Journal of Comparative Physiology A

, Volume 191, Issue 11, pp 1065–1077

Orientation to solar radiation in black wildebeest (Connochaetes gnou)

Original Paper

DOI: 10.1007/s00359-005-0031-3

Cite this article as:
Maloney, S.K., Moss, G. & Mitchell, D. J Comp Physiol A (2005) 191: 1065. doi:10.1007/s00359-005-0031-3

Abstract

We recorded the body axis orientation of free-living black wildebeest relative to incident solar radiation and wind. Observations were made on three consecutive days, on six occasions over the course of 1 year, in a treeless, predominantly cloudless habitat. Frequency of orientation parallel to incident solar radiation increased, and perpendicular to incident solar radiation decreased, as ambient dry-bulb temperature or solar radiation intensity increased, or wind speed decreased. We believe these changes were mediated via their effect on skin temperature. Parallel orientation behavior was more prominent when the wildebeest were standing without feeding than it was when they were feeding. We calculate that a black wildebeest adopting parallel orientation throughout the diurnal period would absorb 30% less radiant heat than the same animal adopting perpendicular orientation. Parallel orientation was reduced at times when water was freely available, possibly reflecting a shift from behavioral to autonomic thermoregulatory mechanisms. The use of orientation behavior by black wildebeest is well developed and forms part of the suite of adaptations that help them to maintain heat balance while living in a shadeless, often hot, environment.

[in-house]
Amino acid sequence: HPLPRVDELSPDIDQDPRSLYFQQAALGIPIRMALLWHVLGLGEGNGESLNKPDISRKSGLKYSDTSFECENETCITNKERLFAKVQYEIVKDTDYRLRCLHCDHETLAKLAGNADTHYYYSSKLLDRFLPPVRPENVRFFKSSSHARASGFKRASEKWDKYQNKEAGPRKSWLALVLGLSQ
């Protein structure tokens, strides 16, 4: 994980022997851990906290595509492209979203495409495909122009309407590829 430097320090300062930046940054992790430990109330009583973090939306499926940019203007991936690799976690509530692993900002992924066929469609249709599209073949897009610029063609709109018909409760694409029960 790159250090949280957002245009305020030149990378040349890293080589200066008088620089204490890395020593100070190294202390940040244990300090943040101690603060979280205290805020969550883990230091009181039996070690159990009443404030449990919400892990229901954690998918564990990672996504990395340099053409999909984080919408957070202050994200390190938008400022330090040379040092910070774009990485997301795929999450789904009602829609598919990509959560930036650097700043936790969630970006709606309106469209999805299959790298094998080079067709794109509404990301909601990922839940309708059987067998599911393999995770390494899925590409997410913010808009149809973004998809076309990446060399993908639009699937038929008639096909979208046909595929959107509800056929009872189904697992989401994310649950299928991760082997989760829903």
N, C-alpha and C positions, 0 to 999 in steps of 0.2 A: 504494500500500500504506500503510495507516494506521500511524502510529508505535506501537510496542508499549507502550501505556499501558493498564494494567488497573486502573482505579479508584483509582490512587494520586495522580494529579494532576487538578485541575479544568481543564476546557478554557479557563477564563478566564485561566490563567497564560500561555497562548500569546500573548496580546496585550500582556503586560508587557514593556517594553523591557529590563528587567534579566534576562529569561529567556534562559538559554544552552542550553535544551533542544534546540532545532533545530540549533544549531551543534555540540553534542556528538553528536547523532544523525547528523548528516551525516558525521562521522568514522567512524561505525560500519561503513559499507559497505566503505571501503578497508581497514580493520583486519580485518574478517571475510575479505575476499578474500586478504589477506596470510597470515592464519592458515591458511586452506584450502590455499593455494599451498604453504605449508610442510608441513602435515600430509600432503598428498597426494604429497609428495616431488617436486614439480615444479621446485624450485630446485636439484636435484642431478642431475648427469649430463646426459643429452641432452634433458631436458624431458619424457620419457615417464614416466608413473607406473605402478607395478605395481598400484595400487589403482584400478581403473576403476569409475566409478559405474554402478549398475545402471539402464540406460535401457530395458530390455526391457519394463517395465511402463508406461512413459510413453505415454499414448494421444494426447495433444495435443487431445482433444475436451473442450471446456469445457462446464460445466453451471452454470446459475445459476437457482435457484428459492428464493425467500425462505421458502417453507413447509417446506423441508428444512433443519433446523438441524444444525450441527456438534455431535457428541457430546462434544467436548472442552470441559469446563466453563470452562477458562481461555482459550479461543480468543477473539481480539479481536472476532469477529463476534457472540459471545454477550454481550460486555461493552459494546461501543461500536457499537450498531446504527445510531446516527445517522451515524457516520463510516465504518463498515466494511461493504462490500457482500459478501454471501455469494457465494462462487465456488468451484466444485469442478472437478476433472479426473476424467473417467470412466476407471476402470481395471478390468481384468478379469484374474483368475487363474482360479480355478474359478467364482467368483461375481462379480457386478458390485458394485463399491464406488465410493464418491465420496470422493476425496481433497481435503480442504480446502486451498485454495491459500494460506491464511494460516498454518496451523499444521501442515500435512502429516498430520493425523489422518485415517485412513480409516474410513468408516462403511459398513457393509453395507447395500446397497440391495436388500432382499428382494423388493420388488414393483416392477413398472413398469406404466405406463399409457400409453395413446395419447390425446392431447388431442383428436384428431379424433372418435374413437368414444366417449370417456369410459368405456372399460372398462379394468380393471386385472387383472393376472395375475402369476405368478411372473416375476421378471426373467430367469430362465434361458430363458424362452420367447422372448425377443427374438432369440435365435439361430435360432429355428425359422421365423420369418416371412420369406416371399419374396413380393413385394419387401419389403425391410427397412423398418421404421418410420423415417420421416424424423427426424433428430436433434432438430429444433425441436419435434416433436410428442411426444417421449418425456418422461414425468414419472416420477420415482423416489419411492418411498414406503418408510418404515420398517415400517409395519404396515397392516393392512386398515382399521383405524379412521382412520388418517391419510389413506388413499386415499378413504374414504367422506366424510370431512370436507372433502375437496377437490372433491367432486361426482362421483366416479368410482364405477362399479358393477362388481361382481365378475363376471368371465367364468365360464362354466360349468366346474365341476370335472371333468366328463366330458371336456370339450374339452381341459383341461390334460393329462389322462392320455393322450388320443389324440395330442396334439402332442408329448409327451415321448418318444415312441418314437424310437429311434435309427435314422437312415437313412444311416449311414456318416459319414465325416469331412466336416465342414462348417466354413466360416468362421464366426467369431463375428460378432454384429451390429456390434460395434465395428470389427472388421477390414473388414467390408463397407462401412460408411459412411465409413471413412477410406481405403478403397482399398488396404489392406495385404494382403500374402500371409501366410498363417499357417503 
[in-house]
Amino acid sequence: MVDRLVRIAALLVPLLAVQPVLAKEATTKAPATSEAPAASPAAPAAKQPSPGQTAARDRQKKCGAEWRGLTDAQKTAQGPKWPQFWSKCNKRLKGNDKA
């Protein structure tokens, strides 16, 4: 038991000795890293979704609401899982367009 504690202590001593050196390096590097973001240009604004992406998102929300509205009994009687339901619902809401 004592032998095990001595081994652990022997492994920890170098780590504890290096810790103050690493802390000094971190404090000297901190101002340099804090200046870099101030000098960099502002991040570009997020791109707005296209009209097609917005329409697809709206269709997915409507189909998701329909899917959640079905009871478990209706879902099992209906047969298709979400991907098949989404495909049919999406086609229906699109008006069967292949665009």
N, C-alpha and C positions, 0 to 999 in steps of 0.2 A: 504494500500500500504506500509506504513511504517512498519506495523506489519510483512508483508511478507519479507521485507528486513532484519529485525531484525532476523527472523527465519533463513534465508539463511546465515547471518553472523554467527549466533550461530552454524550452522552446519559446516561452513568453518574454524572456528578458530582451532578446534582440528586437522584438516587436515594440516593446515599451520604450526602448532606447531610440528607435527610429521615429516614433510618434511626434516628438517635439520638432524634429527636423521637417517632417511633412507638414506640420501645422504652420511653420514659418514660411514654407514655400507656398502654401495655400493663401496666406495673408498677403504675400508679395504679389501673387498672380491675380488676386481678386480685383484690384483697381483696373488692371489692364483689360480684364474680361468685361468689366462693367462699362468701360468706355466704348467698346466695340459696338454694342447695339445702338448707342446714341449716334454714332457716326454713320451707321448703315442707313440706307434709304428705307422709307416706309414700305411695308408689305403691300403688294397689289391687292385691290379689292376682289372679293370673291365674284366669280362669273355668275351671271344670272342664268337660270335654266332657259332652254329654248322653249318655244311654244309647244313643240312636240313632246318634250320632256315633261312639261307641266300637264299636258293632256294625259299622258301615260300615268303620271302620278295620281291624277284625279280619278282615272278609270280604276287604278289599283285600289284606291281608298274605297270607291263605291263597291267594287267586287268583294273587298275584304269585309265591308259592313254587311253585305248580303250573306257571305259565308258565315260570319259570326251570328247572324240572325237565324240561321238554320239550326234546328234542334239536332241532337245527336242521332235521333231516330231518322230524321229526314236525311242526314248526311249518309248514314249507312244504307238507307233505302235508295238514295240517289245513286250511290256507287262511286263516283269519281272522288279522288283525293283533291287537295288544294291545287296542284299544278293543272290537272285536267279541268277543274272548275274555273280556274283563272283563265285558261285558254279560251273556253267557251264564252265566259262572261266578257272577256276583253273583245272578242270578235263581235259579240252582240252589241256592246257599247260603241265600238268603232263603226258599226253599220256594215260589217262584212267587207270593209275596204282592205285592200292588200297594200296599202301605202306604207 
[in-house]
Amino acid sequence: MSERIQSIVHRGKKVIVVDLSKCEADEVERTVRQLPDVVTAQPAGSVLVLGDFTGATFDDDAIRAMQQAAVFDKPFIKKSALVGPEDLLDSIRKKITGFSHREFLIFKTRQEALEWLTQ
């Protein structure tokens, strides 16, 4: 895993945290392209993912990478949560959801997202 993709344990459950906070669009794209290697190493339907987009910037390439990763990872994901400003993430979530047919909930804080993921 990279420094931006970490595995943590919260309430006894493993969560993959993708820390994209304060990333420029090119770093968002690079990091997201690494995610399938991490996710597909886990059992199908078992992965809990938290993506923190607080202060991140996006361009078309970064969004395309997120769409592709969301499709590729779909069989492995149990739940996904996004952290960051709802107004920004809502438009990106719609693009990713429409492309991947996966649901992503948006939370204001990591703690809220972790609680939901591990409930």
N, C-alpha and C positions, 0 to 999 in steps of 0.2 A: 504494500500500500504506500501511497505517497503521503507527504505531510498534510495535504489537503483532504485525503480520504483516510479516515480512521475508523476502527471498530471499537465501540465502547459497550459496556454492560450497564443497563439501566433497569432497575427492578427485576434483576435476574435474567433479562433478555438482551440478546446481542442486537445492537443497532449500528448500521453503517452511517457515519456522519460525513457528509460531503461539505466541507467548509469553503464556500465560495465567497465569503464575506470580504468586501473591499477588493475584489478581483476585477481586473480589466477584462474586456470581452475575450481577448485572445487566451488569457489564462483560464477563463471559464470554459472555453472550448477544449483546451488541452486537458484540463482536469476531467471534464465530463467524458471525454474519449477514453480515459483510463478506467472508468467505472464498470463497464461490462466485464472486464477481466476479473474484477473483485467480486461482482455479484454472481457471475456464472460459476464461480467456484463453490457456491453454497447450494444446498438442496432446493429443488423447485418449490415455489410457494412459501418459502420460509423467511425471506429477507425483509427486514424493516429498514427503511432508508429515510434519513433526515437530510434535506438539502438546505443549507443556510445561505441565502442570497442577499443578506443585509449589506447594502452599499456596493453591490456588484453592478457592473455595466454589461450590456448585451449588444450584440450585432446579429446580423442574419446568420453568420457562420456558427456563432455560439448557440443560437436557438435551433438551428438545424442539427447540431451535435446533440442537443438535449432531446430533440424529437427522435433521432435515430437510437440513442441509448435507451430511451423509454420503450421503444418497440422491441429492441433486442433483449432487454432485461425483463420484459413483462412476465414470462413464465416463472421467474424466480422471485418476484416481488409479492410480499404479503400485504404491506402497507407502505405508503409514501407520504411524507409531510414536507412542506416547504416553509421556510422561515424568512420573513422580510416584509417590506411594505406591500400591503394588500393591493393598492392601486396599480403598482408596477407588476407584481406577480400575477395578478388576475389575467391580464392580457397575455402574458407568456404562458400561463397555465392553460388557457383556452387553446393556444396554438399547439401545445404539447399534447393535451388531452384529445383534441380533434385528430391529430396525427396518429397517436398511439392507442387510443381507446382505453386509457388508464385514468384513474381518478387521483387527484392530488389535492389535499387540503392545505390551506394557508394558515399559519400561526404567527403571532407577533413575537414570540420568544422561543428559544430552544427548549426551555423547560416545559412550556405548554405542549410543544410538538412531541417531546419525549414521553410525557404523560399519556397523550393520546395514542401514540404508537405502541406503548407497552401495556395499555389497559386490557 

Keywords

Behavior Black wildebeest Diel activity patterns Orientation Thermoregulation Ungulates Connochaetes gnou 

Copyright information

© Springer-Verlag 2005

Authors and Affiliations

  • Shane K. Maloney
    • 1
    • 3
  • Graeme Moss
    • 2
  • Duncan Mitchell
    • 1
  1. 1.School of PhysiologyUniversity of the Witwatersrand Medical SchoolJohannesburgSouth Africa
  2. 2.Department for Environment and HeritageKangaroo IslandAustralia
  3. 3.Physiology M311, School of Biomedical and Chemical ScienceUniversity of Western AustraliaCrawleyAustralia

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